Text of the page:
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Events & exhibitions

Exhibitions in the museum

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Bringing the Worst Journey in the World to Life

An exhibition by Sarah Airriess

In 1922, Apsley Cherry-Garrard, one of the youngest survivors of Captain Scott's ill-fated attempt to reach the South Pole, published his memoir of the expedition. The Worst Journey in the World humanised the epic tragedy with its sensitive observations of the men involved and evocative descriptions of Antarctic life.

A century later, this classic of travel literature is being adapted into a series of graphic novels by Disney veteran Sarah Airriess, who has spent over a decade researching the expedition in order to tell the story completely and faithfully. The personalities of the men, and the science they undertook, are equally as important to understanding the story as the famous feats of exploration.

In this exhibition, you can find out about Sarah's work as she brings this remarkable story to life through her graphic adaptation.

Visit the museum and the exhibition for free.

Find out more about the Sarah's work and the new adaption:

Opens to the public from 31 August 2022

Special display

Protective Harbour - print by Pudlo Pudlat

Remembering Sir Ernest Shackleton

On display from 5 January 2022

Known for his resilience, leadership skills and loyalty to his crew, in even the direst of circumstances, Sir Ernest Henry Shackleton contributed greatly to the exploration of the Antarctic. In recent years, his legacy has influenced training programmes on the art of leadership and crisis management.

Shackleton participated in four Antarctic expeditions, leading three. Tragically, he died suddenly of heart failure on 5 January 1922, during the Shackleton-Rowett Antarctic Expedition 1921-22 (Quest), aged 47. He was buried in South Georgia following the request of his wife, Emily, that he be buried as far South as possible.

This small display presents Shackleton's Quest diary. The final four entries feature his notes on the difficulties faced by the crew on the journey, his concerns as a leader and, poignantly, his reflective mood upon arriving in South Georgia.

The final words of his last entry read:
"In the darkening twilight I saw a lone star hover, gem-like above the bay..."

Marking hte 50th anniversary of the 1972 United Nations Conference on the Human Environment adopting a ten-year moratorium on commercial whaling and the 40th anniversary of the International Whaling Commission vote in 1982 to pause commercial whaling.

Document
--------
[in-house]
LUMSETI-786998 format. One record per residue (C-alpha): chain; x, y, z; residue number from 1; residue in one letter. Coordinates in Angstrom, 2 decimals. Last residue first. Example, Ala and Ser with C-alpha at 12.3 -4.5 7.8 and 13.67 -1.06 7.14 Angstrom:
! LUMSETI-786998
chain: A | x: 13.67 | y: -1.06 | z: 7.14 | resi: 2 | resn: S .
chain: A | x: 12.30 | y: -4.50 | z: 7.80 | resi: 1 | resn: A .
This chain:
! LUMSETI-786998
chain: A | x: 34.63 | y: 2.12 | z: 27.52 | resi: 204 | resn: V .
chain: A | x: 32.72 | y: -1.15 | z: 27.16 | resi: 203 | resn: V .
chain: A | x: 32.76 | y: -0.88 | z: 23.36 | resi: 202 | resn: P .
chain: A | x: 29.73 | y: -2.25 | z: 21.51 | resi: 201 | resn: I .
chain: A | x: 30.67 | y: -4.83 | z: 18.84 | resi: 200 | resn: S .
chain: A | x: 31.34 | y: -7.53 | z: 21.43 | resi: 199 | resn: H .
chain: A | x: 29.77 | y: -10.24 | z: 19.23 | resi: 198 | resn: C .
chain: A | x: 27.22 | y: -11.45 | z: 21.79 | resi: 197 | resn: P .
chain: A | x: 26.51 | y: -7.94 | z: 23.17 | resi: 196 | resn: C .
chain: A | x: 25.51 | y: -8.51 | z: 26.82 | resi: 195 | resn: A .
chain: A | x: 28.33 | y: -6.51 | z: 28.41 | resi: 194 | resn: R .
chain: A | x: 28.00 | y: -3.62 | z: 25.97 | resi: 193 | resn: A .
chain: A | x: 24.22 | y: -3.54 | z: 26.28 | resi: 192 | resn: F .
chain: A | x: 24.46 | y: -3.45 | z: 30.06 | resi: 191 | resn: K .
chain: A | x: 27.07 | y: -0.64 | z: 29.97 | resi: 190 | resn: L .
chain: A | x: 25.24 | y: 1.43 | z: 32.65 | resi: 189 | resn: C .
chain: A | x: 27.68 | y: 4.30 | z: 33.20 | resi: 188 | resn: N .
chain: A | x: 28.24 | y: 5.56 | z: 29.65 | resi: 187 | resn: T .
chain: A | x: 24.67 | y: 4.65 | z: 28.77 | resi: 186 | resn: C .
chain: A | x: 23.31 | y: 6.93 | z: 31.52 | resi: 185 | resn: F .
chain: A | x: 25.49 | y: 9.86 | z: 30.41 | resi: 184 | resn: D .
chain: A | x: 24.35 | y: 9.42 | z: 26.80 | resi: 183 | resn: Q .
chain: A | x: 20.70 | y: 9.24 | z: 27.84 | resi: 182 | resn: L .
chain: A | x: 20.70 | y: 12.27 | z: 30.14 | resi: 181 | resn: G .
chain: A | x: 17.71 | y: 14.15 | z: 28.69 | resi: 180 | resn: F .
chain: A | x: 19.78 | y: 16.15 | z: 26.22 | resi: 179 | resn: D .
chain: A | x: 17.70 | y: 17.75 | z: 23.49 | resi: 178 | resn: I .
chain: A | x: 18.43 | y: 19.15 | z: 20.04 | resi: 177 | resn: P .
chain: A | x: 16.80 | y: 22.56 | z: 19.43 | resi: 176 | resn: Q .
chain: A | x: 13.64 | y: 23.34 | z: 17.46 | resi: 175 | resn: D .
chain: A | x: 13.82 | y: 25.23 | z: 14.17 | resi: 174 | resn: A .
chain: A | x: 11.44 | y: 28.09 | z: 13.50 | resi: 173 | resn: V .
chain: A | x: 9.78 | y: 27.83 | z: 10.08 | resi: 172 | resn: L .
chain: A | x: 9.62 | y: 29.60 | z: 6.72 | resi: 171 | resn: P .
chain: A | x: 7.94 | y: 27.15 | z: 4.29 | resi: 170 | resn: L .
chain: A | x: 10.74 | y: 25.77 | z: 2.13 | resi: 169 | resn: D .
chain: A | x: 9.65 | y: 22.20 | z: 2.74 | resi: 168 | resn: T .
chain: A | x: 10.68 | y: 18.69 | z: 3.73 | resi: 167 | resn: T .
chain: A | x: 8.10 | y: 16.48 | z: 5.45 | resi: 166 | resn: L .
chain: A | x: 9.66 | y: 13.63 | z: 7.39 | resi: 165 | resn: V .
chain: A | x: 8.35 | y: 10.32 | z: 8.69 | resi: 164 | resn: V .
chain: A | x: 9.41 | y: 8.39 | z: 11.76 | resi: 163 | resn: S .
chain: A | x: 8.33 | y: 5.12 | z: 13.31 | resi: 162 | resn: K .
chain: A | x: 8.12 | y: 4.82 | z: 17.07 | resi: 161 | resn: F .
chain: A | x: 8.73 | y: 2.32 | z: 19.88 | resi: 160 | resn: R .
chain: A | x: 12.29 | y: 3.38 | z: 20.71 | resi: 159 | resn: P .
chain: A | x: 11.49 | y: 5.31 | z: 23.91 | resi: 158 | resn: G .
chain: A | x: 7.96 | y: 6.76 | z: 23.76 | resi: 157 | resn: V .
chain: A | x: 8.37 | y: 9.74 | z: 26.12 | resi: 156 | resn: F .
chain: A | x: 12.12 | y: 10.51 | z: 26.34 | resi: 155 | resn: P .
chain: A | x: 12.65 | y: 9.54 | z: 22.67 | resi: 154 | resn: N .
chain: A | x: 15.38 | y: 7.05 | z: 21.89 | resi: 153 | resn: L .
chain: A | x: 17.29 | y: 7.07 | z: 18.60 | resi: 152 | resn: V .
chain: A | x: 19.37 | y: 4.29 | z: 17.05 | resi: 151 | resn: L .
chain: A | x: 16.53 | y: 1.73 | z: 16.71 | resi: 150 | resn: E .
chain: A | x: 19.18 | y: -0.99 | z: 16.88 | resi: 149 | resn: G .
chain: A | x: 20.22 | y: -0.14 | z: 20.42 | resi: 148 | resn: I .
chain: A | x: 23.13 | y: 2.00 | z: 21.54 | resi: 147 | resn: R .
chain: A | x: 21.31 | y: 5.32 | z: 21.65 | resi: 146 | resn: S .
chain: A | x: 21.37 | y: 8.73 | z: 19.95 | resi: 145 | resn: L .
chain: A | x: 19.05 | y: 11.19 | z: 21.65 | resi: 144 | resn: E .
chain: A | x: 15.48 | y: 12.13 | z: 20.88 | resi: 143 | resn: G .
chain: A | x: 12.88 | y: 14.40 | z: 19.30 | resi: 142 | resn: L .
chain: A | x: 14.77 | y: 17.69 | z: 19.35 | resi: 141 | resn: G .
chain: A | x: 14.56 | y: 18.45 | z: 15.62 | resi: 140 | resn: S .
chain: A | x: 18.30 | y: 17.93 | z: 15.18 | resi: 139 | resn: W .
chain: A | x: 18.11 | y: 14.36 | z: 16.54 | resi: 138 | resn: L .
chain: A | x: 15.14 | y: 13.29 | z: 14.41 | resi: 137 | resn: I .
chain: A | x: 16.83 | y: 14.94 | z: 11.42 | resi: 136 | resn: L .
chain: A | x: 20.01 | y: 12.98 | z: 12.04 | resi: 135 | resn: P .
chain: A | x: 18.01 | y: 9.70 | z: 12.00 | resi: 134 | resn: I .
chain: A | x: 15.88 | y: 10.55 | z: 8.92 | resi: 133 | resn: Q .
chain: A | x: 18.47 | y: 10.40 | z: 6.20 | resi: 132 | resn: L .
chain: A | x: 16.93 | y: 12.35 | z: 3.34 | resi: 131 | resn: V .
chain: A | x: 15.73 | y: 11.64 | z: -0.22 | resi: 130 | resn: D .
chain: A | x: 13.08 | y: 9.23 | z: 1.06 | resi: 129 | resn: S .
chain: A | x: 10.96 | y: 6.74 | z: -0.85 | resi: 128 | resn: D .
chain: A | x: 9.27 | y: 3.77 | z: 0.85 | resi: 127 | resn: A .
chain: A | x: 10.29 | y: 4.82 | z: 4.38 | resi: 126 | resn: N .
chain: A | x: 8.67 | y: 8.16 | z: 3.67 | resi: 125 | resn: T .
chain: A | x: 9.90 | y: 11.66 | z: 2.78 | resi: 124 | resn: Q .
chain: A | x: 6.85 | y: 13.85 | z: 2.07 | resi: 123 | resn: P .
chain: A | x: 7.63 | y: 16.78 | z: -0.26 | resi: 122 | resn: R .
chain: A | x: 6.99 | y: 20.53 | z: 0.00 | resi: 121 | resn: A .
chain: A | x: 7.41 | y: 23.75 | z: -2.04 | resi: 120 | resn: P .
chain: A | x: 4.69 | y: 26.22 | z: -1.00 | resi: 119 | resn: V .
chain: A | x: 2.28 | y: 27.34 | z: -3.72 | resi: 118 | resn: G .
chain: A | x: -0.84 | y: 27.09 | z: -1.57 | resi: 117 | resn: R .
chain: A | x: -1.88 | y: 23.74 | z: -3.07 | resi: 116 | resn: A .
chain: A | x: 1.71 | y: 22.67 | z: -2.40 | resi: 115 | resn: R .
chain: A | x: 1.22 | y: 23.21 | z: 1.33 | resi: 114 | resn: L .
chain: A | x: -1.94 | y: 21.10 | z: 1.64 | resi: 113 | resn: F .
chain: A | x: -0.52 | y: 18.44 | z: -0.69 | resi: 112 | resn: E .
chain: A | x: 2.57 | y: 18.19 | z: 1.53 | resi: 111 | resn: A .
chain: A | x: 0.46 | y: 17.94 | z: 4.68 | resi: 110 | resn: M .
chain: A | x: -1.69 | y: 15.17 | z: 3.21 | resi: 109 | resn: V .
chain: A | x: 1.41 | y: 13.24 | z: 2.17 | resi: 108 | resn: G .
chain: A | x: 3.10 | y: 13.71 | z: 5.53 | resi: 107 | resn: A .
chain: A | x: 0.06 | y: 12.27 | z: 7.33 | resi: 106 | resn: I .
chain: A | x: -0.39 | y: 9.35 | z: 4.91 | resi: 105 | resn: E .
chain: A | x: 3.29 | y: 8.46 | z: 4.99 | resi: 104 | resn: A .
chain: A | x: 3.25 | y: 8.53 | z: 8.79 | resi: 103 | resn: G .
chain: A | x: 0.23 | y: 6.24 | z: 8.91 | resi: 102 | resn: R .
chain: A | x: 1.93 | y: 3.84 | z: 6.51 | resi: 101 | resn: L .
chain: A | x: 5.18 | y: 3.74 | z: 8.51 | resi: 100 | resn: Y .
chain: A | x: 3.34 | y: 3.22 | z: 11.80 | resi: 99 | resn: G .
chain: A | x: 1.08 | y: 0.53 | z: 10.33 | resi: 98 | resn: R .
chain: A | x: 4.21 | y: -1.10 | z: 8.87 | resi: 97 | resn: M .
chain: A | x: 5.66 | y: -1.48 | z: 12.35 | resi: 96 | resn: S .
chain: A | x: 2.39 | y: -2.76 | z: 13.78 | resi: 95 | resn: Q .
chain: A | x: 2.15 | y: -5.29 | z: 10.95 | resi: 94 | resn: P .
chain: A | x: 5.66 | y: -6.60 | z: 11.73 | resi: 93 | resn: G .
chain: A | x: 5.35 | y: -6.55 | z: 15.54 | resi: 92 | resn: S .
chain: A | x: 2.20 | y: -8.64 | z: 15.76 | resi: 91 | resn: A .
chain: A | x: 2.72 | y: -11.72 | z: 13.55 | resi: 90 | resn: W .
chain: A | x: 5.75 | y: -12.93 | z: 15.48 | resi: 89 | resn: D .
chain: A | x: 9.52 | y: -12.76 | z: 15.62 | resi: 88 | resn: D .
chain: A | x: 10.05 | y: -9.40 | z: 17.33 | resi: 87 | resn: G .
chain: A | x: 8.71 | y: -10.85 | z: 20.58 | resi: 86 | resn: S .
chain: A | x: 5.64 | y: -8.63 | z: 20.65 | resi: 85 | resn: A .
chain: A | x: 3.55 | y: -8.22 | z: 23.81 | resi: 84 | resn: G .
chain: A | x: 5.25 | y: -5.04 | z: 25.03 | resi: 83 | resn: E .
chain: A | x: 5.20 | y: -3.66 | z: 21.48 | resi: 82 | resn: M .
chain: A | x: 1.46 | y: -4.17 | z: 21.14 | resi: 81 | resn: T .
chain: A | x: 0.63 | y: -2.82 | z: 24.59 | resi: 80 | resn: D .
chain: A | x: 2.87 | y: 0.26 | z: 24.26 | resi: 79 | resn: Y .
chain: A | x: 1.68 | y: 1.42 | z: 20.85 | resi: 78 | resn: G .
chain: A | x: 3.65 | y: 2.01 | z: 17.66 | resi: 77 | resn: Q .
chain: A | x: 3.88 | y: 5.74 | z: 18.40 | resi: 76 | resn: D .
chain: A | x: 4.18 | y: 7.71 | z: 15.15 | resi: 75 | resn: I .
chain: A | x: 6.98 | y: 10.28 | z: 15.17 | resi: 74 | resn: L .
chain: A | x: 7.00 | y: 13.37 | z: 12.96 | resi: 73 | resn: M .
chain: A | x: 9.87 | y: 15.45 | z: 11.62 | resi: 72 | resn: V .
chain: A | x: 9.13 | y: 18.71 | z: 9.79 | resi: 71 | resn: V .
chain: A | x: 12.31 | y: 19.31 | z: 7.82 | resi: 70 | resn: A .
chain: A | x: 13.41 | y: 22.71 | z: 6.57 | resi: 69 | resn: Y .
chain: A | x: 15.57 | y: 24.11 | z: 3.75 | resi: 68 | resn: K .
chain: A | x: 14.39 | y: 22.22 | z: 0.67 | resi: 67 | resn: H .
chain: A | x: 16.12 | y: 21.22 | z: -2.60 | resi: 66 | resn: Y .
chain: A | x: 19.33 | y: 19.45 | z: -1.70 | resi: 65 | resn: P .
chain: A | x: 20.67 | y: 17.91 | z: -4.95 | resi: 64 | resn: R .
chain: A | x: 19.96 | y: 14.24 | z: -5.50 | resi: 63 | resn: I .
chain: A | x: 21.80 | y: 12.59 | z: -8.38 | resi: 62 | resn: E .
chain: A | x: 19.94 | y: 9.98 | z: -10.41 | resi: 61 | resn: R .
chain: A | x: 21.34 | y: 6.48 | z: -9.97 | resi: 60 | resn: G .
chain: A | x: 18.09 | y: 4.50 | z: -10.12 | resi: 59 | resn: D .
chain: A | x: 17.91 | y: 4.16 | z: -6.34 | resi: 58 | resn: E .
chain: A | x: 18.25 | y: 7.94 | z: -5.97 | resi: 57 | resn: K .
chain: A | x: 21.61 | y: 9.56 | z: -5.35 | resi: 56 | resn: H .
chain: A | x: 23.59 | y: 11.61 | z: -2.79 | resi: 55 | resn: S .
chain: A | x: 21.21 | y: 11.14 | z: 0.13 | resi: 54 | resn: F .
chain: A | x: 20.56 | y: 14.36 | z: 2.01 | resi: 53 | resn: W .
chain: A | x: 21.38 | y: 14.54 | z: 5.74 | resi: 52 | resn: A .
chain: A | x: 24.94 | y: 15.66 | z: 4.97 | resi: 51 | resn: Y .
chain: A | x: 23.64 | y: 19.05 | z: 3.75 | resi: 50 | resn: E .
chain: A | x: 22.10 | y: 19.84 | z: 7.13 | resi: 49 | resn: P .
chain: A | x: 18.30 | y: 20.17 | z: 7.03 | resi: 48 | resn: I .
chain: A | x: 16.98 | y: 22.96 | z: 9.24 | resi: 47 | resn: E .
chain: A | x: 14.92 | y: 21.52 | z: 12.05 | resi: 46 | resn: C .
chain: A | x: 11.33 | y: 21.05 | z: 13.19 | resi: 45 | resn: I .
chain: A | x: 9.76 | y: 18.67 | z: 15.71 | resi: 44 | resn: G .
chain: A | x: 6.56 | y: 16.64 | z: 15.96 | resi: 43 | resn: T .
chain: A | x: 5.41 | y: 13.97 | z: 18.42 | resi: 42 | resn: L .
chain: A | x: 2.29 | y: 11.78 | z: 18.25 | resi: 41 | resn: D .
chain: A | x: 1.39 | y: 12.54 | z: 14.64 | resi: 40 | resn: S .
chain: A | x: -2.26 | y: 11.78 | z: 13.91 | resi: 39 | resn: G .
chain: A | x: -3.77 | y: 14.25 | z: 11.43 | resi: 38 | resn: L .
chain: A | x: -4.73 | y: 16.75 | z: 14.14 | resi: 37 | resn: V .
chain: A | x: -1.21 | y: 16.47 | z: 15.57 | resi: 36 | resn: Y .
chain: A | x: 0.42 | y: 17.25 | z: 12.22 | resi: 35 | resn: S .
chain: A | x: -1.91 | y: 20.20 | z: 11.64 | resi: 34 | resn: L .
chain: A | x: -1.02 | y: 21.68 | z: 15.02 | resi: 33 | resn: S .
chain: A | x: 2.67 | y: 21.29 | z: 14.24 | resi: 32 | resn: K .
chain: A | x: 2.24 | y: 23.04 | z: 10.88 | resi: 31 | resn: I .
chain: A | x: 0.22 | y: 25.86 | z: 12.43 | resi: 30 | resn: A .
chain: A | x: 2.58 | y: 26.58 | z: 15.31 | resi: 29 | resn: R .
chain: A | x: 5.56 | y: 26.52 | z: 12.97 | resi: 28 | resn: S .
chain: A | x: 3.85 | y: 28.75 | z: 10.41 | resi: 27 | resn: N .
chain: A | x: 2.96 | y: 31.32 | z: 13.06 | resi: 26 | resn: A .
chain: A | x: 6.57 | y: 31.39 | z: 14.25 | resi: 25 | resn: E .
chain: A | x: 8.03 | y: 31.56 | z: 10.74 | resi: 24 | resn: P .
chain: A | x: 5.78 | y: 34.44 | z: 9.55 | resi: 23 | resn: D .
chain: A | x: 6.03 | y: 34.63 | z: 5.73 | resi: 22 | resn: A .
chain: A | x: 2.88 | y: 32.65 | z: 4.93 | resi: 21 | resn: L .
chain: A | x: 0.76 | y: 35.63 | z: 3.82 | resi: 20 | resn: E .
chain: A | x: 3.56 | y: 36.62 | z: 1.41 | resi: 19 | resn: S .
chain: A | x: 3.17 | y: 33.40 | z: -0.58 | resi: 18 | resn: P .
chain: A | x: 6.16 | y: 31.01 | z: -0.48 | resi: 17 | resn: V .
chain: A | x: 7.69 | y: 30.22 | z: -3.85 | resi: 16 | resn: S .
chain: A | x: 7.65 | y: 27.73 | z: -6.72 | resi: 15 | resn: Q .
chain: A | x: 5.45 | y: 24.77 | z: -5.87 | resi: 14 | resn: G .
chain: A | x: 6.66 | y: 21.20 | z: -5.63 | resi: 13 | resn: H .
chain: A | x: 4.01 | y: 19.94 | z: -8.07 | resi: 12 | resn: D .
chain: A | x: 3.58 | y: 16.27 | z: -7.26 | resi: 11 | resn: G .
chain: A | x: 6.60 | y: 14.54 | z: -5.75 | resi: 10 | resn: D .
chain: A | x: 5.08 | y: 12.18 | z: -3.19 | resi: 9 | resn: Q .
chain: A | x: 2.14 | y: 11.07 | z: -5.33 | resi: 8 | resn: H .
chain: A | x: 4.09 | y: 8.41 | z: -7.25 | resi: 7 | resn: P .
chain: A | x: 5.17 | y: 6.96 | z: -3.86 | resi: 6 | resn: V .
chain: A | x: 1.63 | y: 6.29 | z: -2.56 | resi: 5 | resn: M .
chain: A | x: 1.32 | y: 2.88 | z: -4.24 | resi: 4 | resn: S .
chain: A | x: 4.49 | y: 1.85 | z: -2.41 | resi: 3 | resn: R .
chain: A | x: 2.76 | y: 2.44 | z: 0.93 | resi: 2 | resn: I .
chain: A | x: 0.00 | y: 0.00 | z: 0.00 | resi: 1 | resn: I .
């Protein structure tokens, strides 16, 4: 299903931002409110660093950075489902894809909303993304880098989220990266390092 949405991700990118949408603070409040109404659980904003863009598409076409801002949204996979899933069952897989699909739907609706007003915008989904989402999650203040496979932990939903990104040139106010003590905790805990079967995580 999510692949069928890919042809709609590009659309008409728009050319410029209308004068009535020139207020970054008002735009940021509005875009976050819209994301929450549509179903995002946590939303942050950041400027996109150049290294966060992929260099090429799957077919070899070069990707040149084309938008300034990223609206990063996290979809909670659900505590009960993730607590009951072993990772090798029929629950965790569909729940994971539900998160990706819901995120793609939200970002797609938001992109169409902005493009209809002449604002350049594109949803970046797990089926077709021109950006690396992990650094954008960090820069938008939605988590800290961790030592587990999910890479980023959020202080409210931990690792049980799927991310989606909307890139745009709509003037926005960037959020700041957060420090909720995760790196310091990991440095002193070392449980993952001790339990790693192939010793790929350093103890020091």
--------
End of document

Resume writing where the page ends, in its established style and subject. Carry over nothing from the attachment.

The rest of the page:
On display on Saturdays (weather permitting) from 1 July - 30 September

ReCover is about remembering and hope. Artist Caroline Hack has made a tarpaulin cover for the Institute's whaling harpoon gun, "taking it out of sight, if not out of mind, performing an act of decommissioning and closure. Also it is about hope, hope that the whale populations will recover as some already are, and hope that the industrialised killing of whales will one day cease entirely."

2022 marks the 50th anniversary of the 1972 United Nations Conference on the Human Environment adopting a proposal that recommended a ten-year moratorium on commercial whaling to allow whale stocks to recover. Subsequently (23 July 1982), members of the International Whaling Commission voted by the necessary three-quarters majority to implement a pause on commercial whaling.

Online exhibitions

The Big Freeze polar art festival logo

A Century of Polar Research

The Big Freeze art festival presents the work of a range of artists who specialise in the polar regions, together with some of the remarkable material in our collections.

It was made to accompany The Big Freeze Art polar art festival which ran from 4-14 March 2021, and featured a range of films, artist interviews and other activities. You can still watch the films and some of the events on our YouTube channel and on Crowdcast.

Visit the Big Freeze exhibition.

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A Century of Polar Research

This online exhibition accompanies the exhibition on display in the Polar Museum.

On the side of an Antarctic volcano Frank Debenham realised that British polar explorers needed a headquarters – somewhere to share their findings and learn from each other.

The idea for the Scott Polar Research Institute was born, and in 1920 it was officially founded as part of the University of Cambridge. Find out about the Institute's origin as a memorial to Captain Scott and his men, and the pioneering research carried out at the Institute over the last 100 years.

Visit exhibition highlights online.